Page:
Rupert Pupkin Speaks: Kino Lorber Studio Classics - THE GREAT TRAIN ROBBERY, TOPKAPI & BILLION DOLLAR BRAIN on Blu-ray ""

Saturday, October 11, 2014


THE GREAT TRAIN ROBBERY (1978; Michael Crichton)
THE GREAT TRAIN ROBBERY is one of the most solid and yet underseen heist movies of the late 1970s. I remember it being part of a series of widescreen VHS catalog releases that came out in the late 1990s. I was not yet a laserdisc collector, but I certainly was a fan of and proponent for letterboxed versions of films on tape. As Warner Brothers and MGM started to bring out these widescreen tapes, I did my best to stock them at my video store. They didn't rent all that well (in a time before widescreen TVs, it was hard to explain the concept to some folks ). Nonetheless, when THE GREAT TRAIN ROBBERY became available this way, I made a point to finally see it. I loved it. I had yet to delve remarkably deep into Donald Sutherland's films, but I knew the big ones and stuff like M.A.S.H. and ANIMAL HOUSE made me aware of how funny he could be. As for Connery, I had been a fan of his for a while and I had come to enjoy seeing him paired up with other male actors to see what kind of camaraderie (if any) would develop. The two are a great duo in this and though the film may be a touch more slowly paced than some modern viewers may care for, I think it works quite well and carries a jovial tone throughout. I admire Michael Crichton as a director and it always intrigues and amuses me that he is one of the few authors I know of who have successfully made the jump to directing. Stephen King would give it a shot just shy of a decade later, only to achieve mixed results (though I have a sincere soft spot for MAXIMUM OVERDRIVE). THE GREAT TRAIN ROBBERY was only his third film (fourth if you count a TV-movie from 1972. His movies are an interesting mix at this point as they include WESTWORLD, COMA and this and though they all contain a decent amount of suspense, each is quite unique from the others. 
The music, by the great Jerry Golsmith, is rousing and invigorating stuff. The themes reminded me slightly of 80s suburban adventures like GOONIES. Seems like Goldsmith was undoubtedly an influence on Dave Gruisin, though in the case of GOONIES apparently he also borrowed heavily from Max Steiner's theme from the ADVENTURES OF DON JUAN. Anyway, it's lovely Goldsmith-ery and certainly elevates and maintains a perfect mood for the movie.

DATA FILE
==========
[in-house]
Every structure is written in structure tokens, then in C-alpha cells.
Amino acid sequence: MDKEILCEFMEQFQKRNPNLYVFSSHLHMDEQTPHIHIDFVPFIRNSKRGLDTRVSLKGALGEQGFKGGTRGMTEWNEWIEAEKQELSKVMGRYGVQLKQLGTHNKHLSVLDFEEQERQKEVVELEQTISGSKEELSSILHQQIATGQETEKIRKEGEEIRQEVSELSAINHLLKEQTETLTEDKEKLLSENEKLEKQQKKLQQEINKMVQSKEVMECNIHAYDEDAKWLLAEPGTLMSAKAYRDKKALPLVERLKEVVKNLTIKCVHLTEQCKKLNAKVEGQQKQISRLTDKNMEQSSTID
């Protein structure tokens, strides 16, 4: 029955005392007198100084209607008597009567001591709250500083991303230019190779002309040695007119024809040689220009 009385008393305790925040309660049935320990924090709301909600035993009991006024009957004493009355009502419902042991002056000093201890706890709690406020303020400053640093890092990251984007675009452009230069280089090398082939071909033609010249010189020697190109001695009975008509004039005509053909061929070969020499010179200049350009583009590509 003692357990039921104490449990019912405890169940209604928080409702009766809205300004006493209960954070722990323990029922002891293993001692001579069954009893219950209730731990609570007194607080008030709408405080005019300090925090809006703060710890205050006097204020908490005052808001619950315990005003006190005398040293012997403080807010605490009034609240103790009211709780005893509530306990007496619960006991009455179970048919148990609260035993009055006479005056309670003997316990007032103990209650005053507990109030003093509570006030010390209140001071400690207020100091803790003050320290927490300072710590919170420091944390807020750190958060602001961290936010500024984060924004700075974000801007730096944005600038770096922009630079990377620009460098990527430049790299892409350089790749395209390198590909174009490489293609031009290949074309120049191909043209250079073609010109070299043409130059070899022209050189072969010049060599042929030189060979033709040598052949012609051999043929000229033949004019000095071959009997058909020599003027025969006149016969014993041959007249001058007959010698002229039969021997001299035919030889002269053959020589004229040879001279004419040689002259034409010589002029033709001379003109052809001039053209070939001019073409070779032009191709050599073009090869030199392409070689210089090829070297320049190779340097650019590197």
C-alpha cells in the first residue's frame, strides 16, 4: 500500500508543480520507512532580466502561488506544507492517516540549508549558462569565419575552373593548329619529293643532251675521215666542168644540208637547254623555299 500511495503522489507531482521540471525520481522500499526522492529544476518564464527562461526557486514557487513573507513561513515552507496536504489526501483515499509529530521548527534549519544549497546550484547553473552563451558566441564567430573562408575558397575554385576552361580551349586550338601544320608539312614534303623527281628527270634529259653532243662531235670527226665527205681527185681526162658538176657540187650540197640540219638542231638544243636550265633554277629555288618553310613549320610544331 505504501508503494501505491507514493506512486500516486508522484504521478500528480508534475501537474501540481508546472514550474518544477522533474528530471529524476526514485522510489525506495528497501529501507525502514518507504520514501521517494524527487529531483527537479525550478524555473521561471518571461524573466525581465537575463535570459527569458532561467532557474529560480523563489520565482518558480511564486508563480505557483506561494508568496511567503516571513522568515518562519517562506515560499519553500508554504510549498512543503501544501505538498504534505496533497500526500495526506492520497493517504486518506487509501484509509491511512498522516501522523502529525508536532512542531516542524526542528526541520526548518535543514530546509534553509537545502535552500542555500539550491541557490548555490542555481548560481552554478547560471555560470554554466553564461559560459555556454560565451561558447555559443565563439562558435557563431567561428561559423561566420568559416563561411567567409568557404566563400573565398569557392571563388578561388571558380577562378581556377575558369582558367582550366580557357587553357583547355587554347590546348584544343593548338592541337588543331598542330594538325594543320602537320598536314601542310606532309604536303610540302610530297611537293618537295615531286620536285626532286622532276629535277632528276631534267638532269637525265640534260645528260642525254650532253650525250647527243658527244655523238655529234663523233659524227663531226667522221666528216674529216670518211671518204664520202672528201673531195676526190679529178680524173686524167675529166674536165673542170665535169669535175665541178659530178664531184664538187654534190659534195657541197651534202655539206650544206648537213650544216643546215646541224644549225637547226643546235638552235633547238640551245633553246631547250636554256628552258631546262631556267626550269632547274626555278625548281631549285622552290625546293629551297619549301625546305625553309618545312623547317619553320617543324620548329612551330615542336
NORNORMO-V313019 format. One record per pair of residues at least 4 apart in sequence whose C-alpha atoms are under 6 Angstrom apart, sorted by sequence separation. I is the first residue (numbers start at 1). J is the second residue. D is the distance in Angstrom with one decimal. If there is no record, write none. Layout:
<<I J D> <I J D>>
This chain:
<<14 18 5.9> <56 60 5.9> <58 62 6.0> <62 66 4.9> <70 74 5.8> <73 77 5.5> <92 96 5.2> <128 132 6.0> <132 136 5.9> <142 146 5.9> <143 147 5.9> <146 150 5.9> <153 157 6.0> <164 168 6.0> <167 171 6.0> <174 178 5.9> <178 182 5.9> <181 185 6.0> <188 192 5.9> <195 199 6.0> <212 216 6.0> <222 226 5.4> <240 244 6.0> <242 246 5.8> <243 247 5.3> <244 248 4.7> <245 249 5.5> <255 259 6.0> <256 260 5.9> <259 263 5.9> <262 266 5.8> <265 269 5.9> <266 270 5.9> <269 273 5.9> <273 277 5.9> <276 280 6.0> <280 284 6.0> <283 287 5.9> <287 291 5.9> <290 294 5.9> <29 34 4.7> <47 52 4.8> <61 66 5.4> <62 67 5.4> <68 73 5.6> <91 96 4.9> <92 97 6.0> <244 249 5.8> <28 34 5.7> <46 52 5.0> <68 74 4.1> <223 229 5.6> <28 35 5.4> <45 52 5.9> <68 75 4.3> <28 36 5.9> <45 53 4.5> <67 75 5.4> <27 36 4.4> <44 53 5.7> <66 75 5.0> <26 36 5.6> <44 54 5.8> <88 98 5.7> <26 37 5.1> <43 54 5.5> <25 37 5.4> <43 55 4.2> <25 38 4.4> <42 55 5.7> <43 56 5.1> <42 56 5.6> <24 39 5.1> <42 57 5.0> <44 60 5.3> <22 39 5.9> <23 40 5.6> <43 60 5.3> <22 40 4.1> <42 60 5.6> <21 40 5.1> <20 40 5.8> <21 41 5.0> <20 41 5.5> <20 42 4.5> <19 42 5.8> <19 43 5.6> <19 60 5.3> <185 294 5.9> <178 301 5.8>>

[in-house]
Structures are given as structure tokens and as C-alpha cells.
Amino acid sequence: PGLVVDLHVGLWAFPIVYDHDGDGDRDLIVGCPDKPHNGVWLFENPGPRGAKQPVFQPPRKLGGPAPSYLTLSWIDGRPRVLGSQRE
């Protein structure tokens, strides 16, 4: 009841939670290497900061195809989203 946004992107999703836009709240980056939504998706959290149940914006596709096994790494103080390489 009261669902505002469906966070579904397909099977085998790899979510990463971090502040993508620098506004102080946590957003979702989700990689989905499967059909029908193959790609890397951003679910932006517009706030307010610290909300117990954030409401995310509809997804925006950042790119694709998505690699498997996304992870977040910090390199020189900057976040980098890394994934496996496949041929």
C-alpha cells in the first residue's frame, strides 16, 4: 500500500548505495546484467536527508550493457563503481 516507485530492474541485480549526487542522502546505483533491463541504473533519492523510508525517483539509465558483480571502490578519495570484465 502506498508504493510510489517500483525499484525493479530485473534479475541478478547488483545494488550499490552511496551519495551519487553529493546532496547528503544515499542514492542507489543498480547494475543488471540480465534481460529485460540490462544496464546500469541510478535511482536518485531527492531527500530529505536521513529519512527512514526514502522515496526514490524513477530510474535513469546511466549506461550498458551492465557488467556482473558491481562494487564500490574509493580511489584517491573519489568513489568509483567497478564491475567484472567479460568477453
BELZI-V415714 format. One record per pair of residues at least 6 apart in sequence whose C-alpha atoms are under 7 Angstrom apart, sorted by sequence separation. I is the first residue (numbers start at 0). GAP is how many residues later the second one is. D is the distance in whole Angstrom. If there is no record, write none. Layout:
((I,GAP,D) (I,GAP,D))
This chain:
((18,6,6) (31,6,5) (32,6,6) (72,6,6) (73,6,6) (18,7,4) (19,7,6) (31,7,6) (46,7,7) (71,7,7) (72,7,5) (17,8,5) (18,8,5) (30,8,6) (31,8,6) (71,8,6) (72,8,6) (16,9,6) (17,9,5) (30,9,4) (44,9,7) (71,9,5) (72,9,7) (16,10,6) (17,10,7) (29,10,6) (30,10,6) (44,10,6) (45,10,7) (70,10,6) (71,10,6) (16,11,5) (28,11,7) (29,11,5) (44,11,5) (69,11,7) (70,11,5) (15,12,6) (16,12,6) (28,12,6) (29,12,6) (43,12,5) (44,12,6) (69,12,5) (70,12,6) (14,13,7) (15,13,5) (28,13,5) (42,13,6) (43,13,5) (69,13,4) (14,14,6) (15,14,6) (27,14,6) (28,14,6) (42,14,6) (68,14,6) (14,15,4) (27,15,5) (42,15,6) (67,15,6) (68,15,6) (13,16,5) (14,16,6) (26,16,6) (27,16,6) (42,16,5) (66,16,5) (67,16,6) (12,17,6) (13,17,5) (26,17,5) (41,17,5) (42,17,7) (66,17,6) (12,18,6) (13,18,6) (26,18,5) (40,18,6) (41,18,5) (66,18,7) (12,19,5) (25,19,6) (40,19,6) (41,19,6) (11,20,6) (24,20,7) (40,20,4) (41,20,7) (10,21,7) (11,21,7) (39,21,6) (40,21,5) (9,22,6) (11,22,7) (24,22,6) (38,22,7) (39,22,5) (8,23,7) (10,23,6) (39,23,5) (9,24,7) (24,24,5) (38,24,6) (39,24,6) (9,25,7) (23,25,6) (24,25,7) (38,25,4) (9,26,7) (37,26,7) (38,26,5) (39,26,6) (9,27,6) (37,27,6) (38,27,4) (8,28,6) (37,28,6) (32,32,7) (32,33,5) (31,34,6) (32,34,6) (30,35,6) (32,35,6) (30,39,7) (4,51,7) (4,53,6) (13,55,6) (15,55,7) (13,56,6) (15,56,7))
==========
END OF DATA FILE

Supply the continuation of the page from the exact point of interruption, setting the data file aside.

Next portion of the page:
Special Features:
This disc features a neat commentary track from the late Michael Crichton himself (originally recorded for the film's release on DVD). Crichton explains the germination of the idea for the film for the first 5 to 6 mins of the track and then continues on to further discuss locations, motifs, and period contextual details that went into the story and design of the film. It's a good track, though it does get sparse from time to time. Crichton is, not surprisingly, a pretty sharp guy and has a lot of interesting things to say about the making of the film and also the historical aspects.

TOPKAPI (1964; Jules Dassin)
Before Matthew Borderick or John Cusack ever addressed the audience directly, Melina Mercouri did it in this film through a psychedelic kaleidoscope of color. This was far from the first fourth-wall break in cinema, and those 80s films have nothing in common with this one, but I always think of them when I see fourth-wall breaking. Now the aforementioned splash of colors occur over Mercouri as she slyly skinks into museum which contains a special jeweled scepter and explains why she wants it. I've not seen an effect like it to often in a movie and it's as if they overexposed the film or something right around her figure, but that's not what they did exactly. It's like a ceran-wrap of color. Anyway, it's very very 60s and the movie thus lets its time period be known in no uncertain terms. Though Mercouri herself is nowhere near the beauty that say Monica Vitti is (her teeth freak me out), she has a lively personality. We all remember what Jules Winnfield famously said of personality right? It goes a long way. So anyway, her target for heisting is the museum containing the scepter and her criminal cohort (Maximillian Schell) proposes using all amateurs on this particular job. Said amateurs include veteran actors Robert Morley and Peter Ustinov (who won the best supporting actor oscar for his role here) among others. It's a fun little caper comedy with all the usual segments - including gathering the team, figuring out the security system and so forth. The film was deftly directed by the great Jules Dassin who movie fans will know from things like BRUTE FORCE (a gritty noir prison flick with Burt Lancaster), THE NIGHT AND THE CITY, THIEVES HIGHWAY and of course RIFIFI. RIFIFI is easily one of the best heist movies ever made and includes an amazing and lengthy robbery sequence that is played with no dialogue. Amazing film. TOPKAPI feels like a master heist film director playing around and fighting below his weight class. It's a much much lighter touch than RIFIFI, but certainly well made and a fun watch.